After successfully navigating his way into the mainstream with 2005's epic Illinoise, ultra-prolific indie pop prince Sufjan Stevens had no intention of laying low. Instead, he released a set of Illinoise outtakes, a five-disc collection of Christmas songs, and staged a "symphonic and cinematic exploration of New York City's infamous Brooklyn-Queens Expressway" that included a self-made Super 8 mm film, a full orchestra, and a small army of hula hoopers performing live in front of a sold-out Brooklyn Academy of Music. While it could be argued that the ambitious BQE serves as the "New York" chapter in his abandoned 50 states project, it hardly fits in with the other two entries. Many pop musicians have ventured into the classical realm (David Byrne, Paul McCartney, Roger Waters, Elvis Costello, to name a few), but Stevens had already been dabbling in strings, woodwinds, and horns quite admirably since his lo-fi 2000 debut. Closer to the Godfrey Reggio/Philip Glass collaboration Koyaanisqatsi than it is to Byrne's The Forest, fans of the liberal, staccato woodwinds that peppered Illinoise will find much of the BQE familiar. As always, Stevens' melodies are circular, occasionally precious, and often dissonant, but they are presented here with a maturity that will no doubt turn more than a few heads in the classical community, while simultaneously turning some away in the indie pop world. The package itself is truly impressive, boasting a highly stylized Japanese pop art-inspired jacket, a 40-page booklet, a stereoscopic 3D View-Master reel and a DVD of the Super 8 mm film that accompanied the performance. As lyrical a musician as he is, without his commanding use of language (the song cycle is entirely instrumental), the BQE loses some momentum near the end, but by then it's become clear that, as is the case with all of his projects, the term "half-assed" does not apply.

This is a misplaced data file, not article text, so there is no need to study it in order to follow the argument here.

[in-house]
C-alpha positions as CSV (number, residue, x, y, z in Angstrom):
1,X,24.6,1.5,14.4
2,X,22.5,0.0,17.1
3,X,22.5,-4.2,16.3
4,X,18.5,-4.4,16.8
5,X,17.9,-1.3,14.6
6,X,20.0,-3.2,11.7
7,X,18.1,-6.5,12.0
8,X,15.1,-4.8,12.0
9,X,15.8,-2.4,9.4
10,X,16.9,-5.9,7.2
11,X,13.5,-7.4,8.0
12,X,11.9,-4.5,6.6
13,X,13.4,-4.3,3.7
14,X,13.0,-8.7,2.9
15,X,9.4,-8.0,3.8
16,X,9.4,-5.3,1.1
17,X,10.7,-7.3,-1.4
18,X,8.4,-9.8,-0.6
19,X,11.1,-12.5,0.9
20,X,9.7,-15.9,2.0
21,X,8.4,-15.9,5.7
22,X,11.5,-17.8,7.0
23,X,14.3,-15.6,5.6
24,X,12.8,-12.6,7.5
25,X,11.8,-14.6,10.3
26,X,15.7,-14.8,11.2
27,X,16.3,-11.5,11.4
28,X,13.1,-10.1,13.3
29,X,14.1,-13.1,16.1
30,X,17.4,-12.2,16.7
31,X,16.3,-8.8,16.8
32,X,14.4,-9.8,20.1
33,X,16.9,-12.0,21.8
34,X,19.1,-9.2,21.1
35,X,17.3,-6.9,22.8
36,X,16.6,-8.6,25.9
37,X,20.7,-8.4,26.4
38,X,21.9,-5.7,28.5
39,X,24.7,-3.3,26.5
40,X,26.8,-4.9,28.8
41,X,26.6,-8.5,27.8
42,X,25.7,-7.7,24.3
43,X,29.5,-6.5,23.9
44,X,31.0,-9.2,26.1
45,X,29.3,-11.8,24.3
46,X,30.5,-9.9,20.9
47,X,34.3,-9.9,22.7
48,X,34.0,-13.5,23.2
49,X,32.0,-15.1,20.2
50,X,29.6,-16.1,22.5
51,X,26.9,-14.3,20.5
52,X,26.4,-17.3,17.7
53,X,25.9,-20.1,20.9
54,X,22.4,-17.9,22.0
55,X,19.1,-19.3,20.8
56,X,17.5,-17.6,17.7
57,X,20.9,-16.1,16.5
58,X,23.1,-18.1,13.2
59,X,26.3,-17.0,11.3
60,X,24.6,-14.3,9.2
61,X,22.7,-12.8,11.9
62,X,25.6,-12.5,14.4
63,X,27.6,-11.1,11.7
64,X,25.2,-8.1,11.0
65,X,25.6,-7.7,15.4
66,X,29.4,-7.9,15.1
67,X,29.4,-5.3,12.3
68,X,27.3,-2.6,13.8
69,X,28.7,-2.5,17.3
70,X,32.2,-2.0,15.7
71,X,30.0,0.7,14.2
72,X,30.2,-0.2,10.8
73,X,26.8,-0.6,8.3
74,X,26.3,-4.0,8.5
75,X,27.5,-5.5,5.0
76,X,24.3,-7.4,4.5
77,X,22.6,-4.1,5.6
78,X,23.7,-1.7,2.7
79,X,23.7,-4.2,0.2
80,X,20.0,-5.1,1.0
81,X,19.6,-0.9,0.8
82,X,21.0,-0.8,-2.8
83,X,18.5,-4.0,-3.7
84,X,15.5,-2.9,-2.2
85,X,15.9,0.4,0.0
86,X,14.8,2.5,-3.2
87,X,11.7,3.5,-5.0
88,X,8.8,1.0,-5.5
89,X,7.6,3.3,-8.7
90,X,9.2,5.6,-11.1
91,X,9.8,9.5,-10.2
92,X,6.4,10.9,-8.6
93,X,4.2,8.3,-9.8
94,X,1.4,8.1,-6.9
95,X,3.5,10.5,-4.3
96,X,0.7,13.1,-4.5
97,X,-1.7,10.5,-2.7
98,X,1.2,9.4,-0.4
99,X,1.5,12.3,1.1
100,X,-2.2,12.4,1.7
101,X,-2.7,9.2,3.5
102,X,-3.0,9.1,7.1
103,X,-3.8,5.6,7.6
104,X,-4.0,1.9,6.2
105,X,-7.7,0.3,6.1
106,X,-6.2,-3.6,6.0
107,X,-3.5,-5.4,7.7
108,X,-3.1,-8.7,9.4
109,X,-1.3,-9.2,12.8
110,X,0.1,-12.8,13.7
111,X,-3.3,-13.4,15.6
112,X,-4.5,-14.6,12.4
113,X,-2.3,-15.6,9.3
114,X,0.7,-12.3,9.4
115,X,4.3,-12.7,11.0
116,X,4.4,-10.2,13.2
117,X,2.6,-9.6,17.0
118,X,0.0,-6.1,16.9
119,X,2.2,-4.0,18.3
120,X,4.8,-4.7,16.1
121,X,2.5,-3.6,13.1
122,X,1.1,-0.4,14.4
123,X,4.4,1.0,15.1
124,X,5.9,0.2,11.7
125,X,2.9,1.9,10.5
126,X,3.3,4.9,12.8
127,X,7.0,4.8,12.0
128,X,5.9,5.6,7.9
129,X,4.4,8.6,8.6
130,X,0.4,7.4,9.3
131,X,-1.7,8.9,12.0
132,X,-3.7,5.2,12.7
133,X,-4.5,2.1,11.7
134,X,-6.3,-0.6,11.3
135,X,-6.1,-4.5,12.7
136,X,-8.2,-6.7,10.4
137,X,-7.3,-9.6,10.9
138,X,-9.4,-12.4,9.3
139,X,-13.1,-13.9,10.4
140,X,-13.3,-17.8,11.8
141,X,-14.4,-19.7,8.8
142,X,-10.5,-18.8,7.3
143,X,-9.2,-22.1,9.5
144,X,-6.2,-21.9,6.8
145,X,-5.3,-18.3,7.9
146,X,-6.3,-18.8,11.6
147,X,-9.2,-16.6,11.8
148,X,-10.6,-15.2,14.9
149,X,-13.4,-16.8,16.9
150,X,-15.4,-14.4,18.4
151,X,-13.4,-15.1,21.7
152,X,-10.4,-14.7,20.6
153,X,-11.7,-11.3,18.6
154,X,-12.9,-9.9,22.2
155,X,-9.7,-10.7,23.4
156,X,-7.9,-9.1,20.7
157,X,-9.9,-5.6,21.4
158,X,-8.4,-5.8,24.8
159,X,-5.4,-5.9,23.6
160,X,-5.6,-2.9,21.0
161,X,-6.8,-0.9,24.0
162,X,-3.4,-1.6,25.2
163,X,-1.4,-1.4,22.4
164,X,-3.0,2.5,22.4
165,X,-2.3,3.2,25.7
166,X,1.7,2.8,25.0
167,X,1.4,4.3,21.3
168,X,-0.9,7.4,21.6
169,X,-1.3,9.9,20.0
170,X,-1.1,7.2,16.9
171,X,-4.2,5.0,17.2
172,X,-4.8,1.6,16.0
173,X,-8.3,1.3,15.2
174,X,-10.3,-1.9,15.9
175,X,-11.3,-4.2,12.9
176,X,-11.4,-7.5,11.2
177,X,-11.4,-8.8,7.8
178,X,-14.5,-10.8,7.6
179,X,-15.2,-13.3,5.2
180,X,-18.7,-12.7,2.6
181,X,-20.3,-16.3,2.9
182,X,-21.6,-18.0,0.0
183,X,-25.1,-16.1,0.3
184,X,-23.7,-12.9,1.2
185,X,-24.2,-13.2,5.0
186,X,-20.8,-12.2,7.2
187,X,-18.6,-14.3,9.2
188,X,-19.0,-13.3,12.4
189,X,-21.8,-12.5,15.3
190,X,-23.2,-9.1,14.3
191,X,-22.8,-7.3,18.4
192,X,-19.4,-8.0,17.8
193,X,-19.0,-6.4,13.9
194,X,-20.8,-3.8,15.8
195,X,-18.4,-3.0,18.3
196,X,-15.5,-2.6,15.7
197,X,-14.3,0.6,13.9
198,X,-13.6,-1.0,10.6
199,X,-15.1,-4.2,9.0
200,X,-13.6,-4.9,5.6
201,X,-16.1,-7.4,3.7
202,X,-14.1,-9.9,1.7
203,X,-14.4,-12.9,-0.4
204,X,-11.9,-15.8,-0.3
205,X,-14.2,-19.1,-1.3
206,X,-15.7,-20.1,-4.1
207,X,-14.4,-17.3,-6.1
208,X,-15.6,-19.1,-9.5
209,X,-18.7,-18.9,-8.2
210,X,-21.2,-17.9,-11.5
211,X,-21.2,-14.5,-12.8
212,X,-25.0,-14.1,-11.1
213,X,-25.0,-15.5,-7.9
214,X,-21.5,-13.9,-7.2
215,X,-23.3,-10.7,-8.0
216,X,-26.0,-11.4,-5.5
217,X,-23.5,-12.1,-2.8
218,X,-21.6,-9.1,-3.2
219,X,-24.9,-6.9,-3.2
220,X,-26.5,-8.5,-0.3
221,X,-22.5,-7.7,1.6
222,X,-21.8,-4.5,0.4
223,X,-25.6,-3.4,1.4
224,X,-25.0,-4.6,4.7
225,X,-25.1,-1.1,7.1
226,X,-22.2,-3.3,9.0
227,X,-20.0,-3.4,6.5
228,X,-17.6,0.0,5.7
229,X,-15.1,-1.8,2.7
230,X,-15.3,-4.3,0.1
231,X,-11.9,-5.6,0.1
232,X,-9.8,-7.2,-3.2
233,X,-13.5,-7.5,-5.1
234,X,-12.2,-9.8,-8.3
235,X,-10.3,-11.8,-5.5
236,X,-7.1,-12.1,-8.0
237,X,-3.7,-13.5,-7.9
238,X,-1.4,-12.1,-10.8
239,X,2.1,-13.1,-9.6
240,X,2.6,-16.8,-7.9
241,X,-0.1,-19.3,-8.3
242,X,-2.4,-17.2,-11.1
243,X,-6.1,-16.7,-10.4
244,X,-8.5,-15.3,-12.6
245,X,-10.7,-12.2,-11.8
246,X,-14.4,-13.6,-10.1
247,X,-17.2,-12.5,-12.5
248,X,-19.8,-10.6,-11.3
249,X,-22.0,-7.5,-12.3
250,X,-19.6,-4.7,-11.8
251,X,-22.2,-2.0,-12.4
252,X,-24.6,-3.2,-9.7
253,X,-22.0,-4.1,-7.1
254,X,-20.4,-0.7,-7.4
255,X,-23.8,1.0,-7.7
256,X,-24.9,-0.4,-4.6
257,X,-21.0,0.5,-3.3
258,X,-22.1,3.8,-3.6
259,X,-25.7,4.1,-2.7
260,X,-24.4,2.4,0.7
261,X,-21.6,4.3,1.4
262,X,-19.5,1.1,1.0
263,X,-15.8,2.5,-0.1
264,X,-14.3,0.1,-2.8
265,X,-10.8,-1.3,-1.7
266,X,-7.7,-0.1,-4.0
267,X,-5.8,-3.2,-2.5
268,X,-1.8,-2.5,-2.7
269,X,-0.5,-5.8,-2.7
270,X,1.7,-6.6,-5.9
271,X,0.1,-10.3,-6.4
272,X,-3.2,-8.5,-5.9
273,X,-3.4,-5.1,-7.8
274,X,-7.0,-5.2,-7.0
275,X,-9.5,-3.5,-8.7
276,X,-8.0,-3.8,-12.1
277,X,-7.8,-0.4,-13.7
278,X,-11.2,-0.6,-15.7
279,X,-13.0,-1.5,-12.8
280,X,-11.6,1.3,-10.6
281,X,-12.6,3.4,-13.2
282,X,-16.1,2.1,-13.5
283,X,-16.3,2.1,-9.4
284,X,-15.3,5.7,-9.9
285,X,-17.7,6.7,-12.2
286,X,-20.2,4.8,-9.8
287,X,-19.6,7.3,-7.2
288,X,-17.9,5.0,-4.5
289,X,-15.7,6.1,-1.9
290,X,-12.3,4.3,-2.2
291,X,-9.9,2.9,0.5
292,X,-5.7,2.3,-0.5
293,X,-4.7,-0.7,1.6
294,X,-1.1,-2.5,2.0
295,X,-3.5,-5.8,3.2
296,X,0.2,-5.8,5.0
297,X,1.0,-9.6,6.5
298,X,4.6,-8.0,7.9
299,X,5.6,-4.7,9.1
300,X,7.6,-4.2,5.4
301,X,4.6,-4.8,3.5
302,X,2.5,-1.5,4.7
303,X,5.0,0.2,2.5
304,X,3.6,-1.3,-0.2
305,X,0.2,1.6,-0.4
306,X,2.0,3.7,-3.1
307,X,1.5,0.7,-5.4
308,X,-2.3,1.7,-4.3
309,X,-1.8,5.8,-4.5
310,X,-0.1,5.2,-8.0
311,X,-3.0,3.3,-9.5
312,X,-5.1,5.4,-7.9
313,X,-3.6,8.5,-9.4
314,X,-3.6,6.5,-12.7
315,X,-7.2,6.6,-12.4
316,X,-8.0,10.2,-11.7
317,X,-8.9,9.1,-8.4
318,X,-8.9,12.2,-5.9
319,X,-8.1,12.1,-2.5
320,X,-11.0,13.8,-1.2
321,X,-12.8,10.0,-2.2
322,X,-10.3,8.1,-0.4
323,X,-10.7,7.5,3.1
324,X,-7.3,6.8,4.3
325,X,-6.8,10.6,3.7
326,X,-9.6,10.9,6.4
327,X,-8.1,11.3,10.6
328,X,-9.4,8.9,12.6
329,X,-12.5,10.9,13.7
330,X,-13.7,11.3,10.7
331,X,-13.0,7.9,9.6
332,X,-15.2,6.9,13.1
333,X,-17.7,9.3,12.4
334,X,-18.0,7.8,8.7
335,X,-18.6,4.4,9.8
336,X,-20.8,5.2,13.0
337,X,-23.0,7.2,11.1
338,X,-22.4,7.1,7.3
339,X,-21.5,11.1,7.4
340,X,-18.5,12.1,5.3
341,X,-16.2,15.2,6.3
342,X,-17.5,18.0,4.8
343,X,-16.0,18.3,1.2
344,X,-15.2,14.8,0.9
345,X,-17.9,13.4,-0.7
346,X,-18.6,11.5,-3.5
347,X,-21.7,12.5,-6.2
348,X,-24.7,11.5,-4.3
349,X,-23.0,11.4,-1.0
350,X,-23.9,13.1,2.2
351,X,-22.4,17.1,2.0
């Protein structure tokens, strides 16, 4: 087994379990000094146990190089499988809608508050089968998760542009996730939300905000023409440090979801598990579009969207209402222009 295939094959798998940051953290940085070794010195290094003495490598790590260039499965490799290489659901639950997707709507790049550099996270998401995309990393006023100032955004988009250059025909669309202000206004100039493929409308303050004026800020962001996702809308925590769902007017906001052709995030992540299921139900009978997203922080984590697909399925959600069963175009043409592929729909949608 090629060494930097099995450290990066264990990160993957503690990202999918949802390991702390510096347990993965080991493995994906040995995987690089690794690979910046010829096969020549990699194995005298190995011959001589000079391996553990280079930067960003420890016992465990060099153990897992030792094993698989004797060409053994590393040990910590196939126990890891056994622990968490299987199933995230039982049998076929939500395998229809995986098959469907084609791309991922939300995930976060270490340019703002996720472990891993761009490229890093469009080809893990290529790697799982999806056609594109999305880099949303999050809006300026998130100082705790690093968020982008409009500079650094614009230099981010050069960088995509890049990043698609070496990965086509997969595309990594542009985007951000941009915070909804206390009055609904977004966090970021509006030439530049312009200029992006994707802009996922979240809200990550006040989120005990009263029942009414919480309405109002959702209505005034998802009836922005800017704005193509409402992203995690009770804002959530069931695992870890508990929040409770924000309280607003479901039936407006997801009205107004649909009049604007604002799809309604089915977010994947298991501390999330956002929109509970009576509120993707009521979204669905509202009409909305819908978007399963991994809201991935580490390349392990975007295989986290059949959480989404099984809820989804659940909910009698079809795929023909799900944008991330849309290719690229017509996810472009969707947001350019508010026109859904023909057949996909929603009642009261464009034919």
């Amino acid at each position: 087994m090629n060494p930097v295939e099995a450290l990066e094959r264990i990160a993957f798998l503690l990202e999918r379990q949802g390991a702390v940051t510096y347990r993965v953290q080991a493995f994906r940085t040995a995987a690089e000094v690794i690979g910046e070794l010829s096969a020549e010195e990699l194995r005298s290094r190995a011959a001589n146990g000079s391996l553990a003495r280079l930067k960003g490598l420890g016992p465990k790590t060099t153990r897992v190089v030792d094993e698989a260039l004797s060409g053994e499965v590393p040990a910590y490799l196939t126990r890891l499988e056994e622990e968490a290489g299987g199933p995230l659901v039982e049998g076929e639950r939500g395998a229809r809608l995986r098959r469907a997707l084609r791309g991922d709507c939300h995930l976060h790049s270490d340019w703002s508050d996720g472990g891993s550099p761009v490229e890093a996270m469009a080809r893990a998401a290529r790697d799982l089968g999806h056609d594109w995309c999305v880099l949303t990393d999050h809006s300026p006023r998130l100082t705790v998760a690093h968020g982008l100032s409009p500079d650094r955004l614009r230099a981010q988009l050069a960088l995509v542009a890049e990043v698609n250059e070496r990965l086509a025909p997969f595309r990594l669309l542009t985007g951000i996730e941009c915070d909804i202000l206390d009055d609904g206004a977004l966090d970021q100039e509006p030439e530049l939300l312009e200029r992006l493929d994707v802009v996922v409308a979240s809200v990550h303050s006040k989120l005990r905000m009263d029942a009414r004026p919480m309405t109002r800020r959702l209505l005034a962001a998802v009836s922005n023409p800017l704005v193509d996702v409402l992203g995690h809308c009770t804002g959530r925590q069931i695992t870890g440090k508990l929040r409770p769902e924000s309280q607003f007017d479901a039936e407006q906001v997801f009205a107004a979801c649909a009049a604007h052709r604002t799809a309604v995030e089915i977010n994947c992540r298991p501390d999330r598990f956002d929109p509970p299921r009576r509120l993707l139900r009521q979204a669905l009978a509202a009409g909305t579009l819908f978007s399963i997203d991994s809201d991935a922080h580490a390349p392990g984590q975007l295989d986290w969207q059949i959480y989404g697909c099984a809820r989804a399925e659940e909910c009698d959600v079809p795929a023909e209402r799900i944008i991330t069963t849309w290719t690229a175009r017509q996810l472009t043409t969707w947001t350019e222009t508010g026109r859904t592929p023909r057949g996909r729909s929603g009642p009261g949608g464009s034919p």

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AllMusic Review by James Christopher Monger
Track Listing - Disc 1